A sixteen-year-old on her first heist to steal an ancient Egyptian amulet inadvertently receives the soul of King Tut…and the deadly curse that comes with it.
And Olivia is not alone at the museum.
A member of a secret society, Xander believes it is his place to inherit King Tut’s soul and justly rule. He knows nothing about the society’s evil plan to control the world or the curse. Now, he must deal with the female imposter who stole the amulet.
Xander convinces Olivia they must form a temporary partnership. The two teens develop a connection, and together they must figure out how to end the curse before it turns deadly. On the run, unable to touch because of the curse, and managing the male soul inside her female body, Olivia must learn to trust Xander.
As the mystery surrounding the amulet unfolds, Olivia and Xander start to fall for each other. But is love enough to save them and the world from destruction?
I was given a copy of this book in exchange for an honest review.
I'm torn between 3.5 and 4 stars for this one. Allow me to explain.
Soul Slam started out solid. It pulled me in from the very beginning when Olivia has to disarm a museum security guard in the middle of her first heist. The action starts off from the get-go and held my attention for the majority of the book. The story was well written. The grammar and spelling were great, and I can't recall any errors. The Egyptian lore is fabulous and I thoroughly enjoyed the small glimpses we got into King Tut's history. However, this is where one of my (small) complaints comes in. Olivia has a couple of dreams which are actually King Tut's memories. They also had some conversations (inside Olivia's mind), which I thought were great and would have added a lot to the story (I kept hoping for Olivia to get some profound advice from Tut and grow emotionally). These were some of my favorite parts of the story, so of course there weren't enough. I wanted more.
Xander...oh, Xander. He was my favorite character (with Tut as a close second) and often times he was what kept me reading when Olivia's internal dialogue would get repetitive and long-winded (but we'll get to that in a minute). Xander's entire existence was based on him absorbing Tut's soul. He was born and bred for the task. He lived an extremely sheltered life. He doesn't know his parents and was raised in the Society mansion, receiving no attention outside of his training and zero physical contact. Zero, people. Every time he didn't understand something that would be otherwise commonly known, I just wanted to hug him. But he is also strong, honest, loyal, and fiercely protective of Olivia. He's just the best. I also think if the story had been told from dual POVs, Olivia's and Xander's, that it would have added a lot to the story. I would have loved to have read about Xander's childhood more, maybe through memories and/or dreams. Flashbacks to his training would have been awesome too.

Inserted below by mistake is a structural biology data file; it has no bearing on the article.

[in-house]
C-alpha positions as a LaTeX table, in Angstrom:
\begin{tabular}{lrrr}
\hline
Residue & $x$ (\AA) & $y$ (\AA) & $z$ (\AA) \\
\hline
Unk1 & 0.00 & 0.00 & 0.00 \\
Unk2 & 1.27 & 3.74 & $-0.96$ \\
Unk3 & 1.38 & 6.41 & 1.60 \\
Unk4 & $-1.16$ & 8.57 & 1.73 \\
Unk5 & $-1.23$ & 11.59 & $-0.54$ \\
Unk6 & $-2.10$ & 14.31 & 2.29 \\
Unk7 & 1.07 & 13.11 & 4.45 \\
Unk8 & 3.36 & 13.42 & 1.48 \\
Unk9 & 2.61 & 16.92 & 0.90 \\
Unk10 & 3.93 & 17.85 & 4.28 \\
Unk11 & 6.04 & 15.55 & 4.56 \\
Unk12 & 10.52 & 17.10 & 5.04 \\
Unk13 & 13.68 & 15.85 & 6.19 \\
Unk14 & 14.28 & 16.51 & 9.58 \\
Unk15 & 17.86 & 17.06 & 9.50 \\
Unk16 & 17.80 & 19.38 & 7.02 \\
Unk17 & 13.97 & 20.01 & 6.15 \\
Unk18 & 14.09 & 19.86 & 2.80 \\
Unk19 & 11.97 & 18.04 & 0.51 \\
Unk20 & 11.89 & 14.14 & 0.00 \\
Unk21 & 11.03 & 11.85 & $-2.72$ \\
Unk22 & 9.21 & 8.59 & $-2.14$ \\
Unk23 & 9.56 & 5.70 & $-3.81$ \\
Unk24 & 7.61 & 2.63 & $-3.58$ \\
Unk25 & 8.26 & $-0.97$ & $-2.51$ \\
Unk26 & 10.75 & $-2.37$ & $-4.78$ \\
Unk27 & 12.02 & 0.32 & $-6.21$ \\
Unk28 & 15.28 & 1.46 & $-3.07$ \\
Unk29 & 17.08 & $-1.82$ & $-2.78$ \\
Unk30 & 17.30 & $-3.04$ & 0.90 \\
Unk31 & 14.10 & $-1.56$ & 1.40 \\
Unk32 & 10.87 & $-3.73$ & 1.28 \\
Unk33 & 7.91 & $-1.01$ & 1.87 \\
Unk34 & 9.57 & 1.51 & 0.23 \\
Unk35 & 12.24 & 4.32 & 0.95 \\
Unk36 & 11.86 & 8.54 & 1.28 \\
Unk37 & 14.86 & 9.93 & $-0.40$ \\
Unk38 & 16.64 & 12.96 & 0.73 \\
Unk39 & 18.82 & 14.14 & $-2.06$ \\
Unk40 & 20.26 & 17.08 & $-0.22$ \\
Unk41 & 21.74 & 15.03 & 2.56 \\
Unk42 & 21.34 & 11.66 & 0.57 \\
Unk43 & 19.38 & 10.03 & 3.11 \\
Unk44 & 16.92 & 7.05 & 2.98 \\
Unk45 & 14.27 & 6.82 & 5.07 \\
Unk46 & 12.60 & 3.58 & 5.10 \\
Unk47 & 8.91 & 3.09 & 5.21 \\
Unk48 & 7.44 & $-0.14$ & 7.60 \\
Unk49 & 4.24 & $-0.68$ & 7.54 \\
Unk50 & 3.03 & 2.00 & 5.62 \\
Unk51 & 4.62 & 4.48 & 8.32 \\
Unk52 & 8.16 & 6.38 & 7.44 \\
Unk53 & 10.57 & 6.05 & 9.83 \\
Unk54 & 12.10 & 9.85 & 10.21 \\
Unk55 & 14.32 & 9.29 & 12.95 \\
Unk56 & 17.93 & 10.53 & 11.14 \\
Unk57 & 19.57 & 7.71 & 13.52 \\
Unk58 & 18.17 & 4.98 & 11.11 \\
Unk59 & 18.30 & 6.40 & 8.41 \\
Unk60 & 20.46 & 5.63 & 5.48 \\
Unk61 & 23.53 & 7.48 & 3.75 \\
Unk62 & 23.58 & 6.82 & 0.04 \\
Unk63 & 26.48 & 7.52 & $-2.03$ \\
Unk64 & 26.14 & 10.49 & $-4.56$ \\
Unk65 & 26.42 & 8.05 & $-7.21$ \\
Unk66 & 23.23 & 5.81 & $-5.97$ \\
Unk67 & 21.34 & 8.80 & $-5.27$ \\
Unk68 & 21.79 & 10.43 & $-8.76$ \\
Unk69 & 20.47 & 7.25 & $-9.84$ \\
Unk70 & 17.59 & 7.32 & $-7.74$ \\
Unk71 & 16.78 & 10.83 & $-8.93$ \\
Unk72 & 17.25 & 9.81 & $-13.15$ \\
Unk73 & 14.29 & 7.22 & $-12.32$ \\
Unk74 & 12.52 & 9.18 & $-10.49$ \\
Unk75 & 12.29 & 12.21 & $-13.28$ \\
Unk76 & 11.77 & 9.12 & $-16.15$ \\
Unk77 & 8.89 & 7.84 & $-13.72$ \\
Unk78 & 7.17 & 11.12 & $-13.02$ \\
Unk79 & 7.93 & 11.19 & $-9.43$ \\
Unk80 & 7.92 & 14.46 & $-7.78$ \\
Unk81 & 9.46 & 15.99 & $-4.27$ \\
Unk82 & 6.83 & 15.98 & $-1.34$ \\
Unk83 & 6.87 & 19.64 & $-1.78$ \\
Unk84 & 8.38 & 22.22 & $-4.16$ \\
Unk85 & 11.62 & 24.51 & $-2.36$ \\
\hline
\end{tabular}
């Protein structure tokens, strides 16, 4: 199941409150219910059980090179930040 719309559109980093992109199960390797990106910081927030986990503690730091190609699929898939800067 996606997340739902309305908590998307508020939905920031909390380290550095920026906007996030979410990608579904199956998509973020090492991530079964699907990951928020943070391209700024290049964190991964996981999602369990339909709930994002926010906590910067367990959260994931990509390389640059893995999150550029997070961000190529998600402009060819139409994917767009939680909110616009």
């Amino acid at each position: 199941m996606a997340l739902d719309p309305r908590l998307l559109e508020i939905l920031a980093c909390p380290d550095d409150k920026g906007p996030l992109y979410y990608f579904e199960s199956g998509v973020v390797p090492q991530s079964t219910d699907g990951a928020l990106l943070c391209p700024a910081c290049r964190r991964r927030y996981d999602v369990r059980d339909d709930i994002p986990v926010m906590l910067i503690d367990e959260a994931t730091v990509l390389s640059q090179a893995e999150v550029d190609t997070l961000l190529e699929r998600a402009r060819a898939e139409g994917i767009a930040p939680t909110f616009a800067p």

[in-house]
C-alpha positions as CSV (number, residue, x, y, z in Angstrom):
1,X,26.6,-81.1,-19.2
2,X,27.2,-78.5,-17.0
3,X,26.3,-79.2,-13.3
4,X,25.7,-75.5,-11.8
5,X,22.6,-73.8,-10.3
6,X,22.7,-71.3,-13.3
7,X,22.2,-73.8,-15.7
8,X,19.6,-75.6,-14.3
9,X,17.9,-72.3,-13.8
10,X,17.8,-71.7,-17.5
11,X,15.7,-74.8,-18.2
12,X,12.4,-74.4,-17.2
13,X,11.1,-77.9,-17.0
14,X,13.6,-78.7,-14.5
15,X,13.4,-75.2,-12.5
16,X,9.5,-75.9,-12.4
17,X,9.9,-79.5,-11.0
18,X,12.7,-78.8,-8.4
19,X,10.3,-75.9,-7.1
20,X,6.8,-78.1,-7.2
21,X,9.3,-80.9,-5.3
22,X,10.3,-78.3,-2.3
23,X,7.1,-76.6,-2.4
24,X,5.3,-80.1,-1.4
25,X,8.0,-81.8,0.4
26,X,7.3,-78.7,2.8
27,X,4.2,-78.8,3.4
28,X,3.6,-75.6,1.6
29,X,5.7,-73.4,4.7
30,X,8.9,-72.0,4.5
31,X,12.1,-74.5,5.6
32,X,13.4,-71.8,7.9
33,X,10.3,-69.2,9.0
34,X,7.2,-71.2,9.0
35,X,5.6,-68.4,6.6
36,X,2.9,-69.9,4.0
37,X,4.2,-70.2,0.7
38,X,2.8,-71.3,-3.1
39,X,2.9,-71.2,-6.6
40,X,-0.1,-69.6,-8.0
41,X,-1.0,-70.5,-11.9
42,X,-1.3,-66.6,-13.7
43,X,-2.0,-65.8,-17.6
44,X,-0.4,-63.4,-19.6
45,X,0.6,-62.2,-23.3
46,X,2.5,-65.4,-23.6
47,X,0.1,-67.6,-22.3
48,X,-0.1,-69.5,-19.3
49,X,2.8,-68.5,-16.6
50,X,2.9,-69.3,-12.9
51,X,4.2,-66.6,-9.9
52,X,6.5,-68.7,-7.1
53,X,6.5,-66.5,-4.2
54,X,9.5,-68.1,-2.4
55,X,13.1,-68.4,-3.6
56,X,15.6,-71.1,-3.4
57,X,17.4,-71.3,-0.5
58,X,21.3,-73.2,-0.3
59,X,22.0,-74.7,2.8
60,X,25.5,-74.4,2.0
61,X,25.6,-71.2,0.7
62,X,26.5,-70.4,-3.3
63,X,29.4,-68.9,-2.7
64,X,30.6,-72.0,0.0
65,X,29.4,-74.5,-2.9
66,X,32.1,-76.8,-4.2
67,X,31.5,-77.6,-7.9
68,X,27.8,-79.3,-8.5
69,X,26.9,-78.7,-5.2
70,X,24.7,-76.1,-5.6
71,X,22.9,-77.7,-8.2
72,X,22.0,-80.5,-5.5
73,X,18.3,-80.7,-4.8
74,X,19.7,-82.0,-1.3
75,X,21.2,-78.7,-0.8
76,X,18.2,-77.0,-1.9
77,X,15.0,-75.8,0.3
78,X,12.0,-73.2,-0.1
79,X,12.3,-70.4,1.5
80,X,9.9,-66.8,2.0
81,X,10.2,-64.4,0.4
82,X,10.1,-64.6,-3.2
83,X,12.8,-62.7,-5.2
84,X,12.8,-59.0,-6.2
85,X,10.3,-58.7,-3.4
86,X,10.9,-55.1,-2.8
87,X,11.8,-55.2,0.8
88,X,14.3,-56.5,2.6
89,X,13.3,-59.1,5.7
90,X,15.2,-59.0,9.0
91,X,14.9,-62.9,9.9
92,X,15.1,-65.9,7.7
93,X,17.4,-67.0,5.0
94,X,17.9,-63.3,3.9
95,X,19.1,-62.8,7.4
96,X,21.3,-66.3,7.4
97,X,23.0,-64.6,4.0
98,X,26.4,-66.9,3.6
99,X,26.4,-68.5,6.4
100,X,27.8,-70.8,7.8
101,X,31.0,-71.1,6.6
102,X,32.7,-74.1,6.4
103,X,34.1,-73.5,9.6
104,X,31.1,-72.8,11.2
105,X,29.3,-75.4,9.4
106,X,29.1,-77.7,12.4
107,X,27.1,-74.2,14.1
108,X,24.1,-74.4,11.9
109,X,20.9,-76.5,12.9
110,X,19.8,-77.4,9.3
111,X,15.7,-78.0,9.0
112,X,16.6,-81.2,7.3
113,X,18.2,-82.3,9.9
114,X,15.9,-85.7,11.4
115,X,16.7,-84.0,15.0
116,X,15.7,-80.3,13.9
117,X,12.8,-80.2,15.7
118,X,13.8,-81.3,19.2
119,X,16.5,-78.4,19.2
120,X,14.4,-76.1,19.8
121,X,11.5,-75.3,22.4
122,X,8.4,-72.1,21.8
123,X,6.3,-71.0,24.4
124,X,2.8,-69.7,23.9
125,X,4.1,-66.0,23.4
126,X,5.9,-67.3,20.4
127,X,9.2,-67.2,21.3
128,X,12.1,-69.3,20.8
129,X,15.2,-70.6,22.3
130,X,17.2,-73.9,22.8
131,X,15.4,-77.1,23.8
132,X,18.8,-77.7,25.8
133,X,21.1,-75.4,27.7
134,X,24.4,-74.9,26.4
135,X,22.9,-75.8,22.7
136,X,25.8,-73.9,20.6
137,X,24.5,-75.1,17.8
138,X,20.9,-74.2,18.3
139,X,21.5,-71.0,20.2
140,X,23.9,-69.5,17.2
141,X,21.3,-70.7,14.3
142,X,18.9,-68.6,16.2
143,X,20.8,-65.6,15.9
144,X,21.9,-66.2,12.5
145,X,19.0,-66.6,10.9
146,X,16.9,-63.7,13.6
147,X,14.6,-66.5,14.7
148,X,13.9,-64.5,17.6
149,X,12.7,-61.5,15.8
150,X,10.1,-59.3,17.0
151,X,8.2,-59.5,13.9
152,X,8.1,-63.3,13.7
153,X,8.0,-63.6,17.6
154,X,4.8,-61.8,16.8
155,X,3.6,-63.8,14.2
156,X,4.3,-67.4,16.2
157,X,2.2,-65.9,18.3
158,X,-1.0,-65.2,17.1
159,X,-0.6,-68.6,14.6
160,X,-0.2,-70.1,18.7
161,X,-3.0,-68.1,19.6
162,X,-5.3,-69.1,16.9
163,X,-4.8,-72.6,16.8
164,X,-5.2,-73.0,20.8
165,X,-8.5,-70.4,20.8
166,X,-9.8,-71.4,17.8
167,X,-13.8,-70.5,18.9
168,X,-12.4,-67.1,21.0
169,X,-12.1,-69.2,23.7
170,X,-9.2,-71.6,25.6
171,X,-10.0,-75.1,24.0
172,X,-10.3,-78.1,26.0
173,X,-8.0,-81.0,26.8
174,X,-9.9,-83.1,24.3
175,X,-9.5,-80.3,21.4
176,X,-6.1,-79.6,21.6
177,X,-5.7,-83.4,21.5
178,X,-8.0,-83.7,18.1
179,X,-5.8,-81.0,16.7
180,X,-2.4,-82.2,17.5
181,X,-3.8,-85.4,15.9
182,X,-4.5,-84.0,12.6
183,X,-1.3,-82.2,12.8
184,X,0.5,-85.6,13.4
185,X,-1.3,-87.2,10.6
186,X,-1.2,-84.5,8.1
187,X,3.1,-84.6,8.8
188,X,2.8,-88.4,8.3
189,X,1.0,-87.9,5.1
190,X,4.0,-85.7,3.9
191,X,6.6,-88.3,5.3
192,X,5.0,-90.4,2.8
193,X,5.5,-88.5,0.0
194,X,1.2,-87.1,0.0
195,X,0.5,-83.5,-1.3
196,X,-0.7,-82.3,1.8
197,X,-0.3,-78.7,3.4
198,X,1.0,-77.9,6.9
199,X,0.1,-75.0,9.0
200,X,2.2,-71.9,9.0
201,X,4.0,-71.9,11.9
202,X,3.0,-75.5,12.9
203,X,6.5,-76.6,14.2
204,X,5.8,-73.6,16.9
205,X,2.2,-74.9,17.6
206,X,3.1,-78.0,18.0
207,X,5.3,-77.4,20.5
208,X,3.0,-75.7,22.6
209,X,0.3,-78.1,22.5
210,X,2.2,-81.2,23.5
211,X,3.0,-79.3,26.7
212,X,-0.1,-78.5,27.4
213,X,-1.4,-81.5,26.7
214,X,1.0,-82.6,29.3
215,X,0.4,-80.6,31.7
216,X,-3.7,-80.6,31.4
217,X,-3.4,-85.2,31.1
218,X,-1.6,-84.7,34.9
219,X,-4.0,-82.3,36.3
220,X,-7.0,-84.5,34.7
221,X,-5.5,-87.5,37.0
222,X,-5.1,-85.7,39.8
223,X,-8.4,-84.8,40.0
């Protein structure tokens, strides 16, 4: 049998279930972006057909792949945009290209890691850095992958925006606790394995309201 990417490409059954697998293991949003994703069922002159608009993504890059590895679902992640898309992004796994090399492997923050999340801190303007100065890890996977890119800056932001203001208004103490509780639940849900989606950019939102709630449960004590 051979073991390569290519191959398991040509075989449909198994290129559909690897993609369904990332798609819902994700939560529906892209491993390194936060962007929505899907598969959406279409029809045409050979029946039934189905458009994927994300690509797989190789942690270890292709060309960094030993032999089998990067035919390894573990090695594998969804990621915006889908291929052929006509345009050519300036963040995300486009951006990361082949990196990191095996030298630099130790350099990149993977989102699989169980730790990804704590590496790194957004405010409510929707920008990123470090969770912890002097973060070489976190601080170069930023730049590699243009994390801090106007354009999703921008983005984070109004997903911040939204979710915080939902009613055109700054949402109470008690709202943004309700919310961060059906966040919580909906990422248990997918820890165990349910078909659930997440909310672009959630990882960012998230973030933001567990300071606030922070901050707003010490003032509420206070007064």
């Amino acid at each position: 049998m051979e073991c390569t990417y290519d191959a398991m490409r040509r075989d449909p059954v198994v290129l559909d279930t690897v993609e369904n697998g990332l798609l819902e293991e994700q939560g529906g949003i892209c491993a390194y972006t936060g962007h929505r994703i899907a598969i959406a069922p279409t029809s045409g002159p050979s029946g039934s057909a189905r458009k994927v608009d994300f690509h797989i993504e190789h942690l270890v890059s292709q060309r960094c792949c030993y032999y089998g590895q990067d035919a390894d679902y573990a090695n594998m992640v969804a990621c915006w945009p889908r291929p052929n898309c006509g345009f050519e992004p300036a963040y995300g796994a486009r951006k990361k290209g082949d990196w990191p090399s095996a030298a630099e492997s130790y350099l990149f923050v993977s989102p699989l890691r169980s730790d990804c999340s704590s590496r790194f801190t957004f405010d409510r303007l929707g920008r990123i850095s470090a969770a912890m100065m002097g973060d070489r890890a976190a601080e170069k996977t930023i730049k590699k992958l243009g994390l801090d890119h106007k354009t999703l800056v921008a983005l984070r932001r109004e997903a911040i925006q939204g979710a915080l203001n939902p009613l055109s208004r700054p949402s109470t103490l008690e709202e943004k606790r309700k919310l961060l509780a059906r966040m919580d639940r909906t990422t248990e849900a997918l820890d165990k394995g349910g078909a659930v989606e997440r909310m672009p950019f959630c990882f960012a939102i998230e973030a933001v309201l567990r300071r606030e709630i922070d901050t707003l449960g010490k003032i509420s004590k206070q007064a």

Now, back to Olivia. She was alright. She had some hang ups about trusting Xander and just wanted to get back home to Fitch...and I get that. She's an orphan who lived on the streets for many years, so it's natural that she is very stingy with her trust. And being an orphan who finally found some sort of, albeit messed up, family and normalcy, I can understand her desire to get back to Fitch, the only (horrible, despicable, evil) father she's ever known. But here is where my hang up is. Olivia is incredibly naive. For someone who grew up on the streets and has learned not to trust people, she has no street smarts and is quick to hand out her trust to those who do not deserve it. For example, there is this whole scene where she and Xander come upon some homeless men standing around a fire in a barrel. She pays them $5 to give Xander some clothes (because he's wearing a white tunic, which is a whole other story and if you want to know more about that you gotta read the book). One of the guys is acting sketchy and she doesn't think, "hmm, maybe these guys have unsavory intentions for 2 teenage kids out on their own at night." She just thinks, "aww, they're homeless guys and down on their luck." Of course, trouble happens. Of course.
*Side note* This is not me blanket stereotyping homeless people. I know they are not all bad, but IN THIS SCENE they are.
Anyway, Olivia was a likable character, I just got tired of her rambling inner dialogue. Yes we get it. Fitch is who you *know* and trust, but we don't need to hear about it every time the action stops and you get a moment to internally reflect. And given his track record in the story, he most certainly does not deserve your trust.
There are quite a few twist and turns, and the Egyptian lore was masterfully intertwined throughout the entire story...as it should since the entire story surrounds the fact that Olivia is possessed by King Tut's soul. All in all, Soul Slam is a solid YA book. I enjoyed it and will definitely be reading the next 2 in the series, Tut's Trumpet, and Peace Piper.